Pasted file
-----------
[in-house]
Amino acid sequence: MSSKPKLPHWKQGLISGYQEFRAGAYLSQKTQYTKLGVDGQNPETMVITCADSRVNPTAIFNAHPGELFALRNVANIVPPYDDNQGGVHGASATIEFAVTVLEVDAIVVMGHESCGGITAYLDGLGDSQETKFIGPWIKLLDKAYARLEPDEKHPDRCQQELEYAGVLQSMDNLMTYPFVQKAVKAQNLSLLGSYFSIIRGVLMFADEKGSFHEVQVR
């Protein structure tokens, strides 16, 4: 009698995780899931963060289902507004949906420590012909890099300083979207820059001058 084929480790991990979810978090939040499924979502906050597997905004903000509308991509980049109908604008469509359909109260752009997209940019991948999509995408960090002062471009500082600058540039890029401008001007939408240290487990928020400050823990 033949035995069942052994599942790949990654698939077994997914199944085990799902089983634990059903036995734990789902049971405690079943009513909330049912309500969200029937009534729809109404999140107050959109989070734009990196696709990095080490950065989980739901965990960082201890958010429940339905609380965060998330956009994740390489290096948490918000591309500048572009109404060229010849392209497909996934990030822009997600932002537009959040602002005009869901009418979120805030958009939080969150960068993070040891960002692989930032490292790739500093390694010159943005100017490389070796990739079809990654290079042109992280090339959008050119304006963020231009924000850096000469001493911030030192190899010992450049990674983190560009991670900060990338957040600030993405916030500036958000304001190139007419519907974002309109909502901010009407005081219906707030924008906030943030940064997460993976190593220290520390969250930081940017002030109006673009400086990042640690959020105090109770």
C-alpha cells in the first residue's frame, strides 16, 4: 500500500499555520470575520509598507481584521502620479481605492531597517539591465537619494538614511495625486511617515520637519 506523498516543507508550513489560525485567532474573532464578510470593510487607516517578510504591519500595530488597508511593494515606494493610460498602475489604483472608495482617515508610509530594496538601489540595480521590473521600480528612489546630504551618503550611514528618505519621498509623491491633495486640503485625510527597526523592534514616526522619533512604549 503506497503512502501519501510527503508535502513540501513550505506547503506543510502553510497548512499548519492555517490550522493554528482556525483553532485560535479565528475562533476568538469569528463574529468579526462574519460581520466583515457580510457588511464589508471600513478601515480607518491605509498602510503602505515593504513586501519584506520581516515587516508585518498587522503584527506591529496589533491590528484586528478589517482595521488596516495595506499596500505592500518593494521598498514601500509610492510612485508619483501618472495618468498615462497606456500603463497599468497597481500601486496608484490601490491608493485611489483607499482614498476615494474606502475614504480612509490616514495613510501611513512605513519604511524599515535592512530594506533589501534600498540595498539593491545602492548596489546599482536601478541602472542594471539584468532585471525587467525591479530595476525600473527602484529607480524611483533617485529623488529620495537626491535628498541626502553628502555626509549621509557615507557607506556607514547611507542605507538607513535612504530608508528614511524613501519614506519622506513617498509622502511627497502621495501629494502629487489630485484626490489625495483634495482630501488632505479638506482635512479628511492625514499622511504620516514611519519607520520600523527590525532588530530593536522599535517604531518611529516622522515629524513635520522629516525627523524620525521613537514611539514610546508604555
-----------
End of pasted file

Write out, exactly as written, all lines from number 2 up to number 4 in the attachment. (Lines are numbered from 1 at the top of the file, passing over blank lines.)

Amino acid sequence: MSSKPKLPHWKQGLISGYQEFRAGAYLSQKTQYTKLGVDGQNPETMVITCADSRVNPTAIFNAHPGELFALRNVANIVPPYDDNQGGVHGASATIEFAVTVLEVDAIVVMGHESCGGITAYLDGLGDSQETKFIGPWIKLLDKAYARLEPDEKHPDRCQQELEYAGVLQSMDNLMTYPFVQKAVKAQNLSLLGSYFSIIRGVLMFADEKGSFHEVQVR
């Protein structure tokens, strides 16, 4: 009698995780899931963060289902507004949906420590012909890099300083979207820059001058 084929480790991990979810978090939040499924979502906050597997905004903000509308991509980049109908604008469509359909109260752009997209940019991948999509995408960090002062471009500082600058540039890029401008001007939408240290487990928020400050823990 033949035995069942052994599942790949990654698939077994997914199944085990799902089983634990059903036995734990789902049971405690079943009513909330049912309500969200029937009534729809109404999140107050959109989070734009990196696709990095080490950065989980739901965990960082201890958010429940339905609380965060998330956009994740390489290096948490918000591309500048572009109404060229010849392209497909996934990030822009997600932002537009959040602002005009869901009418979120805030958009939080969150960068993070040891960002692989930032490292790739500093390694010159943005100017490389070796990739079809990654290079042109992280090339959008050119304006963020231009924000850096000469001493911030030192190899010992450049990674983190560009991670900060990338957040600030993405916030500036958000304001190139007419519907974002309109909502901010009407005081219906707030924008906030943030940064997460993976190593220290520390969250930081940017002030109006673009400086990042640690959020105090109770």
C-alpha cells in the first residue's frame, strides 16, 4: 500500500499555520470575520509598507481584521502620479481605492531597517539591465537619494538614511495625486511617515520637519 506523498516543507508550513489560525485567532474573532464578510470593510487607516517578510504591519500595530488597508511593494515606494493610460498602475489604483472608495482617515508610509530594496538601489540595480521590473521600480528612489546630504551618503550611514528618505519621498509623491491633495486640503485625510527597526523592534514616526522619533512604549 503506497503512502501519501510527503508535502513540501513550505506547503506543510502553510497548512499548519492555517490550522493554528482556525483553532485560535479565528475562533476568538469569528463574529468579526462574519460581520466583515457580510457588511464589508471600513478601515480607518491605509498602510503602505515593504513586501519584506520581516515587516508585518498587522503584527506591529496589533491590528484586528478589517482595521488596516495595506499596500505592500518593494521598498514601500509610492510612485508619483501618472495618468498615462497606456500603463497599468497597481500601486496608484490601490491608493485611489483607499482614498476615494474606502475614504480612509490616514495613510501611513512605513519604511524599515535592512530594506533589501534600498540595498539593491545602492548596489546599482536601478541602472542594471539584468532585471525587467525591479530595476525600473527602484529607480524611483533617485529623488529620495537626491535628498541626502553628502555626509549621509557615507557607506556607514547611507542605507538607513535612504530608508528614511524613501519614506519622506513617498509622502511627497502621495501629494502629487489630485484626490489625495483634495482630501488632505479638506482635512479628511492625514499622511504620516514611519519607520520600523527590525532588530530593536522599535517604531518611529516622522515629524513635520522629516525627523524620525521613537514611539514610546508604555